Invisible illness, risks and death

Reading those words
‘risk of dying’
In black and white

How are you supposed to feel about that
When it’s directed at you?

I guess i’m meant to go onto some emotional journey where I find myself and think wow I need to appreciate every moment of life and if i make it through, well all will be okay and I’ll have a new zest for life.

It’s not that I don’t fear death.

I do.

I just don’t ever seem keen on committing to life either.

I guess i’m tired of being invisble. Yet I fear being visible.

There are so many aspects of my life that have remained invisible in some way, while others can’t help flaunt things in peoples faces, or just feel free enough to do so. My health concerns for the most part are invisible. Honestly, I know i shouldn’t, but i envy those who have it show and therefore taken more seriously. It haunts me that I envy them, it makes me feel like an attention seeker. I hate that i feel this way.

To make matters worse, it’s getting to me that the choices i’m making, that i feel aren’t much of a choice but are seen medically as choices weigh heavily on me and only me. And i’m alone with it. I want to crack enough for my insanity to become visible to others, i want to be removed from all responsibility. I want people to see my pain, actually see it.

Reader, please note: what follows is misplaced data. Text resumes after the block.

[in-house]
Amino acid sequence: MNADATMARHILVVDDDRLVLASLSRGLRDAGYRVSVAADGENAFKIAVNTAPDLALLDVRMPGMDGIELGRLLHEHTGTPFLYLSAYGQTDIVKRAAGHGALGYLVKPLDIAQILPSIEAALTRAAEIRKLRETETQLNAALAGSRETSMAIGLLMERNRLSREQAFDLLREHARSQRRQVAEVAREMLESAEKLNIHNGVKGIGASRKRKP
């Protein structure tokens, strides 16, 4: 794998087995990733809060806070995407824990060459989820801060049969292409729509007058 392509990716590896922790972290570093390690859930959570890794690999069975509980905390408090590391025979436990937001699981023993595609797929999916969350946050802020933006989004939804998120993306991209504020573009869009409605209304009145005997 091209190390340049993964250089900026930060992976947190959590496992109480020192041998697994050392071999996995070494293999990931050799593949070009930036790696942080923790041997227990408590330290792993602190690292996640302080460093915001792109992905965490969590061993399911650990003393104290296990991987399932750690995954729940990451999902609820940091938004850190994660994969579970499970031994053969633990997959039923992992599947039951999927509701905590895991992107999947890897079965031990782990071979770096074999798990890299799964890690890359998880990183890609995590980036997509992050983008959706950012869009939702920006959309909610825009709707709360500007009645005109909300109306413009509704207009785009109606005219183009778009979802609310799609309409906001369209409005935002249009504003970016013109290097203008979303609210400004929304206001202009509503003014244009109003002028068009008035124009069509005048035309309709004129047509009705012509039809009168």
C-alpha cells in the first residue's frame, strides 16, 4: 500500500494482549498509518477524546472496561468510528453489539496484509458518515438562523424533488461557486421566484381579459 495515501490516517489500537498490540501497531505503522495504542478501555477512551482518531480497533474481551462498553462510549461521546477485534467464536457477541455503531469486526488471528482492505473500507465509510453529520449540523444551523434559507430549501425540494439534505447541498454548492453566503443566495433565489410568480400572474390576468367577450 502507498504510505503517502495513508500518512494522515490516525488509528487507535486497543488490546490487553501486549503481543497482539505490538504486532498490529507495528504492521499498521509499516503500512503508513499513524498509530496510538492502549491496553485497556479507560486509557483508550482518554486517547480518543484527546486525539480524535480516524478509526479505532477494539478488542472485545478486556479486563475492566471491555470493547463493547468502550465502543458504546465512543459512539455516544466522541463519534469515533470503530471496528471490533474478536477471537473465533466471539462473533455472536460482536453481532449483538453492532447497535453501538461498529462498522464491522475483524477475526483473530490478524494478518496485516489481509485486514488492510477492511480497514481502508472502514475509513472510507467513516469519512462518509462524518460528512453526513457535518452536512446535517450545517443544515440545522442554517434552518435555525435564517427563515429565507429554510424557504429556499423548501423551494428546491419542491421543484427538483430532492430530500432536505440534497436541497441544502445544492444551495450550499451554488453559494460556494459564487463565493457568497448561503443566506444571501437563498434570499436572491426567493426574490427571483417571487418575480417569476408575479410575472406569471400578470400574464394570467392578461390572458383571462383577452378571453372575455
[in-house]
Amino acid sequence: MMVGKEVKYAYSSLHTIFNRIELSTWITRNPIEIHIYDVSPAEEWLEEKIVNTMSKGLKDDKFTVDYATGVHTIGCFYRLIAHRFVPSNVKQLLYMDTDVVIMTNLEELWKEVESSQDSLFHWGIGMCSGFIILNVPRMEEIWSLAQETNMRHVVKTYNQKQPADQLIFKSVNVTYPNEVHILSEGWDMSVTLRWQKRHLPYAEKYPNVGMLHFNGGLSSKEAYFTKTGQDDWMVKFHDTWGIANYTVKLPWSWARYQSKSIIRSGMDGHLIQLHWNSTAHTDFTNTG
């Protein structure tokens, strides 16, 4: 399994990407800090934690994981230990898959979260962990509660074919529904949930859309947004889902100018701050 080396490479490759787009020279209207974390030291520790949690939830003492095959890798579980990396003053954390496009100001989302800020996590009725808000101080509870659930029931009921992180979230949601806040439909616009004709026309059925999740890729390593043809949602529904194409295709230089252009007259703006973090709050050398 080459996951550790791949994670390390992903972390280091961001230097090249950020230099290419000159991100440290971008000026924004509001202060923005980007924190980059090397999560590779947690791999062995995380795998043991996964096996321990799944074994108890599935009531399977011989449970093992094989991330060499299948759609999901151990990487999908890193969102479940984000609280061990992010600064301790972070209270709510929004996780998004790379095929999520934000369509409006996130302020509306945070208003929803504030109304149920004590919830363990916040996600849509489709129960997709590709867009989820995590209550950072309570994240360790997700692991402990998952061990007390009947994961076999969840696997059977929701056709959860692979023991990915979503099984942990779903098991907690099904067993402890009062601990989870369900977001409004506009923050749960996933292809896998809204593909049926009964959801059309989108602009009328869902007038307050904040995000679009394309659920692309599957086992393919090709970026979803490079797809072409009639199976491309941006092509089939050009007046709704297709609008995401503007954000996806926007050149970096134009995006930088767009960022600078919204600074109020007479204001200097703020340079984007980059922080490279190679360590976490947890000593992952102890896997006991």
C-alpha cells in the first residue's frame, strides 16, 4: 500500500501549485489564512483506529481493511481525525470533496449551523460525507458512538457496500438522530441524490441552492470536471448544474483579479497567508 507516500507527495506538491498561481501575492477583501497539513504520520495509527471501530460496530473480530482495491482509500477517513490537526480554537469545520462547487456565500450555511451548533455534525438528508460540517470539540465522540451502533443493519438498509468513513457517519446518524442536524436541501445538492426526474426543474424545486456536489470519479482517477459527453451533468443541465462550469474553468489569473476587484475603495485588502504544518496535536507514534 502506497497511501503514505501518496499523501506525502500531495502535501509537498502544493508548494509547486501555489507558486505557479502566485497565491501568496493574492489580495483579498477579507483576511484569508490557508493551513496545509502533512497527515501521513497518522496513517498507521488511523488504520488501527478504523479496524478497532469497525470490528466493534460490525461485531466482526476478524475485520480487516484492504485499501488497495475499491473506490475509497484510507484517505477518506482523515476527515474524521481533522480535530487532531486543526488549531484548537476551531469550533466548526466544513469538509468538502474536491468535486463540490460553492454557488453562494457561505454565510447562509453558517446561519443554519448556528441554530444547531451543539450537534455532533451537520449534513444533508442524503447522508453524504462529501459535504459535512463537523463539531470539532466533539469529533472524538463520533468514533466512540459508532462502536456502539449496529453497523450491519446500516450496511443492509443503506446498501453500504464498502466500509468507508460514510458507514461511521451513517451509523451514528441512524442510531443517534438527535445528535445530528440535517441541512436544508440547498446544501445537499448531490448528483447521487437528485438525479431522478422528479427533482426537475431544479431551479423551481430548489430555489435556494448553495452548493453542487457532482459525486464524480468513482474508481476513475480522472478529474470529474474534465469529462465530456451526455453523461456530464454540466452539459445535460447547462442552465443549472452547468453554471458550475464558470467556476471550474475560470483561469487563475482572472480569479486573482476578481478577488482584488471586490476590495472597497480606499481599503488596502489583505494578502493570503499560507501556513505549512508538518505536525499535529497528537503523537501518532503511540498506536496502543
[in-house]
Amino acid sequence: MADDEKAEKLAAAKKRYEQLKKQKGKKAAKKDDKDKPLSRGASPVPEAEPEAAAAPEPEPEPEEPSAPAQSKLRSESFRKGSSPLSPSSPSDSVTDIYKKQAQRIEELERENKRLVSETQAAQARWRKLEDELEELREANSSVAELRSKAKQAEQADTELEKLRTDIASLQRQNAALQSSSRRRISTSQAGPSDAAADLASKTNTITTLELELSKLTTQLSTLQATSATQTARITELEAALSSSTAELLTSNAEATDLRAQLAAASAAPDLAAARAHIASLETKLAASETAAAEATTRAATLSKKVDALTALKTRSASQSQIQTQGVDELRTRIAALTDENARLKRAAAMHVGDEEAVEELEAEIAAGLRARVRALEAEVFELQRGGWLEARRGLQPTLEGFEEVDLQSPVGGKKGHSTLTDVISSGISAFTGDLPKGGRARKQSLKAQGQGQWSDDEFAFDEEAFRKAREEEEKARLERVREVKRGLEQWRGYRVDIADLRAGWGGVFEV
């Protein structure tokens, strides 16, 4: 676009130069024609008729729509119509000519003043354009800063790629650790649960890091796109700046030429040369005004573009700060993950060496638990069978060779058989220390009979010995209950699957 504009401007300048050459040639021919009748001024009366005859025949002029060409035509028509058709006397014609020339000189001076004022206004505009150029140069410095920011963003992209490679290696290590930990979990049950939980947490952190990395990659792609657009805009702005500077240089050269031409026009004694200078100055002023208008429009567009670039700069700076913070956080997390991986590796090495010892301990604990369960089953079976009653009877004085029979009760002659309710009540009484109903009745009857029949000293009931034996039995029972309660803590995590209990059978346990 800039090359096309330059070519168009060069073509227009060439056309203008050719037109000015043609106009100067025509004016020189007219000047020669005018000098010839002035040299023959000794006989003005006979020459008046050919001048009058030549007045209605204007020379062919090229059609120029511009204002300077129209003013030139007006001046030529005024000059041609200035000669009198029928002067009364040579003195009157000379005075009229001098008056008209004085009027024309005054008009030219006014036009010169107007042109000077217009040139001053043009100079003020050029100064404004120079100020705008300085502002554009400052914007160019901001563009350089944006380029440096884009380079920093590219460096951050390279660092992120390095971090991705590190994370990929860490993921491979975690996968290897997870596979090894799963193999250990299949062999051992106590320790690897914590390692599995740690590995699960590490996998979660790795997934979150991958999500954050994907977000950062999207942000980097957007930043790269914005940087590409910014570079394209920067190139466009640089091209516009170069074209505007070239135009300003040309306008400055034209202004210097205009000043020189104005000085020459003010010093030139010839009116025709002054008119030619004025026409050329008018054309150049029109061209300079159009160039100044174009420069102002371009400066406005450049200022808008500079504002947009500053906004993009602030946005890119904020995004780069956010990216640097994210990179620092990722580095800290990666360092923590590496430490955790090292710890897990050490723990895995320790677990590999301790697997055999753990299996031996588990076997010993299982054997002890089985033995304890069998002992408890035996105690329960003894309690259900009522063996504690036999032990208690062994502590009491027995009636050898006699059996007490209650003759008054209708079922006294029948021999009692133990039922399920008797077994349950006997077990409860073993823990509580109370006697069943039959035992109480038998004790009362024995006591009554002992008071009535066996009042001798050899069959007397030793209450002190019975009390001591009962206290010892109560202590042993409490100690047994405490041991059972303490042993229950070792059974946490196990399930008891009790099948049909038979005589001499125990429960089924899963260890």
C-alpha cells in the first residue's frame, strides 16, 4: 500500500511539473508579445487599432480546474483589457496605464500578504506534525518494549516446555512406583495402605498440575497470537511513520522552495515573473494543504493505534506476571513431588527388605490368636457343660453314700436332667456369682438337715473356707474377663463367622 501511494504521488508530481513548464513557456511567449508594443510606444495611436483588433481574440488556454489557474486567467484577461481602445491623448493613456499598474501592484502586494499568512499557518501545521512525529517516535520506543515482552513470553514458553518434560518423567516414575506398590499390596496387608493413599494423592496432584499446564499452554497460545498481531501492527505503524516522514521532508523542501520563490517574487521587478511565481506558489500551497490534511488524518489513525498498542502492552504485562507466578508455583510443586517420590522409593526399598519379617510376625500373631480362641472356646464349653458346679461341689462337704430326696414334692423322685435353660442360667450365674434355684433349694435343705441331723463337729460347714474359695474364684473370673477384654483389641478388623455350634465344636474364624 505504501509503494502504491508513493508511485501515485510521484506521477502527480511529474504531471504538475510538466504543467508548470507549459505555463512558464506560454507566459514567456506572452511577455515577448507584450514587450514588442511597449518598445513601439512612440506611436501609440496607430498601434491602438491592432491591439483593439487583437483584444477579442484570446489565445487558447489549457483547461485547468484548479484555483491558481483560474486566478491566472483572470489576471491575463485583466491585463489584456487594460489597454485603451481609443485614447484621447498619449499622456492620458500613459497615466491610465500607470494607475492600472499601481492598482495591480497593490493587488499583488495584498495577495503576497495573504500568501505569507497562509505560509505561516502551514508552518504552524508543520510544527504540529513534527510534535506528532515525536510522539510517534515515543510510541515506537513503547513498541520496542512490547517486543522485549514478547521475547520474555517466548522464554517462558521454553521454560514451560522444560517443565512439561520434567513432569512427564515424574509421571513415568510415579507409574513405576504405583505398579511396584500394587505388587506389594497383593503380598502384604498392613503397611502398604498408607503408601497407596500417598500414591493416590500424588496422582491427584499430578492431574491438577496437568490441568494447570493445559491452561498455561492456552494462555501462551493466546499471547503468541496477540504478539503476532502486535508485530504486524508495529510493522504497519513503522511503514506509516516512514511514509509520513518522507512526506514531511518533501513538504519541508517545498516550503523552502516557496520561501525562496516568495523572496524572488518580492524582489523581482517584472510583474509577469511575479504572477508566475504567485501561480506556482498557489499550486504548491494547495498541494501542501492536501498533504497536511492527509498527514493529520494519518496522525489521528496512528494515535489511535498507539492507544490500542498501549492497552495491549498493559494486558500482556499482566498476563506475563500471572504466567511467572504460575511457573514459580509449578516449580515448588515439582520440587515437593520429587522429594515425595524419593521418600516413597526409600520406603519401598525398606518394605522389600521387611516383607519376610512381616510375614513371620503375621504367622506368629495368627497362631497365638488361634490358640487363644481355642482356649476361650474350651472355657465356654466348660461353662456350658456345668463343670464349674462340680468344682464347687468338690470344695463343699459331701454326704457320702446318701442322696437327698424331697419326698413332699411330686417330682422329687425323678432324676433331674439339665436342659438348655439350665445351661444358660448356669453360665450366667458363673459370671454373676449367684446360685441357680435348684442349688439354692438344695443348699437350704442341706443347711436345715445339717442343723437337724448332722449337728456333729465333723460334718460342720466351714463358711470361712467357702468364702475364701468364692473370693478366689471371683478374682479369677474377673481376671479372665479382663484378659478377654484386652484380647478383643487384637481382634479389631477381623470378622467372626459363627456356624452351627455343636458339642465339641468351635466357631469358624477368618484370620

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One thought on “Invisible illness, risks and death

  1. I think a lot of us can sympathise with that view – how different life would be if mental illness were somehow visible to others! There’d be no stigma for a start. I think the main difference between physical and mental illness is that the latter is far more of a broad and complex problem than the former. There is no one remedy that will suit everyone who is mentally ill.

    So, as much as it can seem like you’re attention seeking (I know the feeling at times) the fact is that you’re not – you’re simply trying to make yourself feel better. That’s why therapy is a thing, and sure enough, for many it can be very helpful on the path towards recovery.

    Like

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